Speaking About National Asthma Week

I congratulate the member for Shortland for putting this matter on the agenda in parliament today, it being National Asthma Week. 


I also want to congratulate the member for Barker for his insight as a person living with asthma and for the plans that he has in place to deal with it.

As we have heard already, it is close to eight people a week—that is, by the end of the day it is more than likely that another person in Australia will have died because of their asthma. The quality of life of somebody living with asthma, unless it is well managed, is severely impacted. We should care about asthma and its impact on individuals for that factor alone. We also know it can be a considerable strain on families and carers and productivity within the workplace. The direct medical cost is about $600 million a year. Over half of that is in pharmaceuticals and a significant amount in acute hospitalisations. So it is right that we have a conversation. The rates of asthma in Australia are some of the highest in the world. We do not know why that is, but more money into research and understanding of this condition will help us to understand. Hopefully, over the time that I am a member of this parliament, we will know more about the causes and perhaps the cure.

The most recent data tells us that about 10.2 per cent of Australians, around 2.3 million people, are living with asthma. Overall, males and females reported similar rates of asthma—roughly 9½ per cent for males and 10 per cent for females—but there is one group of Australians for whom there is a significantly higher rate of asthma, and I would like to spend a bit of time talking about them. They are our first Australians, the Aboriginal and Torres Strait Islander people. There is an almost 50 per cent higher incidence of asthma in this group of people. Fifteen per cent of Indigenous Australians are living with asthma—in fact, it is the second most commonly reported illness. There are a number of differences in the asthma statistics for Aboriginal and Torres Strait Islander people. There is a high prevalence amongst older people and also amongst those who are living in remote locations. There is a higher death rate than in the general population, which means it is not being managed properly. There are higher hospitalisation rates for asthma, something that would not always be necessary if it was being managed properly, and we think there is a link with nearly double the rate of smoking in Indigenous populations, which is of particular concern. I would use this as an opportunity to encourage all members of this house to rethink the strategy of cutting $130 million out of Indigenous-specific antismoking programs.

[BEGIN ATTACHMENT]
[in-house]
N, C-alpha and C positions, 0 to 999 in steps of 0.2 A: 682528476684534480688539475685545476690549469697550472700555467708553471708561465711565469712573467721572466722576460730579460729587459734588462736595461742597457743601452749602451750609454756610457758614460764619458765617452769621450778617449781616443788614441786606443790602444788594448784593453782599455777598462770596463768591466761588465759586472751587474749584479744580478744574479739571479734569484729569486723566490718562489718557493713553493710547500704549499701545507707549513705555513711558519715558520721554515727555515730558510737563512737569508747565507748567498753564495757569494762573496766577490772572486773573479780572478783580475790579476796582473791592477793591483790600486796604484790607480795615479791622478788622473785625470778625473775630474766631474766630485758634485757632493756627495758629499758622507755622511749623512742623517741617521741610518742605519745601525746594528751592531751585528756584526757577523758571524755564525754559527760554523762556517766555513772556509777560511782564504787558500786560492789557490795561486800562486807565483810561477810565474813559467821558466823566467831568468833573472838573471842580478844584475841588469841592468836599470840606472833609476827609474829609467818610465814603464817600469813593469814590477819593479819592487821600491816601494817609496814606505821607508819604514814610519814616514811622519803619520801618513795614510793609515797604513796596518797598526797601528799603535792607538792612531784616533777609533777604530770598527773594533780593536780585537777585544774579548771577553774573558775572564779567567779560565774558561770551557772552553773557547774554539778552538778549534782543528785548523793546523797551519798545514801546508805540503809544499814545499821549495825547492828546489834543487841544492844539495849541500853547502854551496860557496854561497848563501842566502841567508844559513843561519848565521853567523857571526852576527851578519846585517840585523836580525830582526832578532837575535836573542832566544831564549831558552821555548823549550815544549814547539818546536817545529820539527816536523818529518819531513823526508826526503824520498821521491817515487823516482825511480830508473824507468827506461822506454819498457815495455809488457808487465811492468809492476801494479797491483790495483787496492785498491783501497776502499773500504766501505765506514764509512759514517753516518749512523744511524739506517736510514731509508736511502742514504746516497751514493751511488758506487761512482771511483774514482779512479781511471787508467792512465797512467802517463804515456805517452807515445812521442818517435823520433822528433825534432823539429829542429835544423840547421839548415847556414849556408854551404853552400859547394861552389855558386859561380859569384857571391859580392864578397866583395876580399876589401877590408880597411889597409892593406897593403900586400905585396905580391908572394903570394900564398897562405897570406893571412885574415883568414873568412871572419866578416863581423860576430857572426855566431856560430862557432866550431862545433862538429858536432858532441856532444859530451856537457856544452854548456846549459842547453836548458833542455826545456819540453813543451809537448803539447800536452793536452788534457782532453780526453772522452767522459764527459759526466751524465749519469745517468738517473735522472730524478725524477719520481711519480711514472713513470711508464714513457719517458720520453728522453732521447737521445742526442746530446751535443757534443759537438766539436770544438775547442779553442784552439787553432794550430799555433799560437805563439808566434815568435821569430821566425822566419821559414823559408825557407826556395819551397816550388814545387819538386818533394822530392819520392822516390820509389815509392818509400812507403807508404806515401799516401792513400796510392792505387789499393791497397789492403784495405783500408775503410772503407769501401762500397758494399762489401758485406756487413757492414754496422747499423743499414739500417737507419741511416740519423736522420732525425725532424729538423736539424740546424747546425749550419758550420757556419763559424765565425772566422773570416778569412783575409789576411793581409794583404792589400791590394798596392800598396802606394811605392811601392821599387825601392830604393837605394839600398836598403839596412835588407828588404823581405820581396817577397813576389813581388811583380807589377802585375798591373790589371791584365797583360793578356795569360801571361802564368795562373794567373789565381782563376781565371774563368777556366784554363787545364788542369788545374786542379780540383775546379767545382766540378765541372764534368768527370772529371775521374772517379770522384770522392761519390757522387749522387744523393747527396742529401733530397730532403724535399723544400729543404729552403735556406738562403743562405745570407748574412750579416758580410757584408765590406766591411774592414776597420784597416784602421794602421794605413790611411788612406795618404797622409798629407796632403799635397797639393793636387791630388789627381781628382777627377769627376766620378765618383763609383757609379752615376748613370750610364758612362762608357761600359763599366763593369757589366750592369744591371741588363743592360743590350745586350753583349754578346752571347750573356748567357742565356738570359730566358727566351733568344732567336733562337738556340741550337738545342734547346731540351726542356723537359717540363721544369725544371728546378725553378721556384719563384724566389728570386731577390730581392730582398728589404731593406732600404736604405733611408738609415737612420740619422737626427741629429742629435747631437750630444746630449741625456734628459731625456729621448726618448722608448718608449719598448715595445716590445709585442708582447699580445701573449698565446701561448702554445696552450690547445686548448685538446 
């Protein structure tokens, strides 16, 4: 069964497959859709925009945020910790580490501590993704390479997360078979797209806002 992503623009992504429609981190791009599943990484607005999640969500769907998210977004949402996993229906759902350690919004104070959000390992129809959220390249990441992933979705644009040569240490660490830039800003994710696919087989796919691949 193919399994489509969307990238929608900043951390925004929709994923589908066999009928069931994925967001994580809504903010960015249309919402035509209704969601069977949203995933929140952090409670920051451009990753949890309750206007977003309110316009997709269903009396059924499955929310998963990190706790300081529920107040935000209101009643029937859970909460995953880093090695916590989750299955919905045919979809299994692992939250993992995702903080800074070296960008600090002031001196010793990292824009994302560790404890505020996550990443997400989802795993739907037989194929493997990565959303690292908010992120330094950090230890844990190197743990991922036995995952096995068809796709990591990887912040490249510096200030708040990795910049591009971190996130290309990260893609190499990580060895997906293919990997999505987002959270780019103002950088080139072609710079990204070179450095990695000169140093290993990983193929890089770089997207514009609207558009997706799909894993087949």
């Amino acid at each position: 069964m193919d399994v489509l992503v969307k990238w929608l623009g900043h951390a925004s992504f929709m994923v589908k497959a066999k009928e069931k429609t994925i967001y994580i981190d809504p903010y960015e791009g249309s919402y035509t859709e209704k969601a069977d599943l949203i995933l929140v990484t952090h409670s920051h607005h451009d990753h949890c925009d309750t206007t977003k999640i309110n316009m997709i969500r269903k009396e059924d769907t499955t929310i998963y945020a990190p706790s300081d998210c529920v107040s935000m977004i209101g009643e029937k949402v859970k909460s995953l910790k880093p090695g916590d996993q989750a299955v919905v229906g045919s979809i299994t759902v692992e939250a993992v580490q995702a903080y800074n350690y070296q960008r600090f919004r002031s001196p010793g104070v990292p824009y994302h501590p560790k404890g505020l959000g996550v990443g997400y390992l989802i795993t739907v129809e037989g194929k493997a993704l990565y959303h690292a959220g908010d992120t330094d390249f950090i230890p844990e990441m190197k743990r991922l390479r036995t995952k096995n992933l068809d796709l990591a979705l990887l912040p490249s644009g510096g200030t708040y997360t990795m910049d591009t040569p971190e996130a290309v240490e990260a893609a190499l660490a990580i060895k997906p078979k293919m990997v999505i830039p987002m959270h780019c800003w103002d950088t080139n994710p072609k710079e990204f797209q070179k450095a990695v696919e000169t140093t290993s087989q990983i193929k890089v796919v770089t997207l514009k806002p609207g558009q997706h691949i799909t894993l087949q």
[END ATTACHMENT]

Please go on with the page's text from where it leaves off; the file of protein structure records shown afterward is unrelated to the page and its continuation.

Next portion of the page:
Relatively high rates of exposure of children to passive smoking is relevant, and we know that there are fewer asthma relevant inhalants being used by Indigenous children as well. So, sadly speaking, those people with the highest incidence are less likely to have a plan in place and less likely to be treating it properly.

Many people have grown up with asthma and think that they can grow out of it. We know, and I know this from relatives of my own: you are never completely free of the condition. It is important that you are continually putting in place management plans, consulting with your GP and ensuring that they are aware of your condition. If you are waking up breathless, wheezing, coughing or if you are struggling to keep up with normal activity, these are indications that you probably do have a condition and you should be consulting your doctor.

It is of concern that only 21 per cent of Australians have a written asthma action plan. If we can do anything through this parliamentary debate and throughout the course of Asthma Awareness Week, we need to increase that rate significantly. It will take about five to 10 minutes I am told and, if you have got one in place, you are less likely to be hospitalised and less likely to be one of those people amongst that terrible mortality rate.

In concluding, I want to say there are some things that we can do to reduce the risks, in addition to having a management plan in place and ensuring that our ventolin and other inhalers are on hand—that is, to reduce the smoking rates. It is of deep concern that the smoking rates amongst people with asthma are no less than that within the general community and, if we can do something to reduce the mortality and the risk rate, this is a place to start.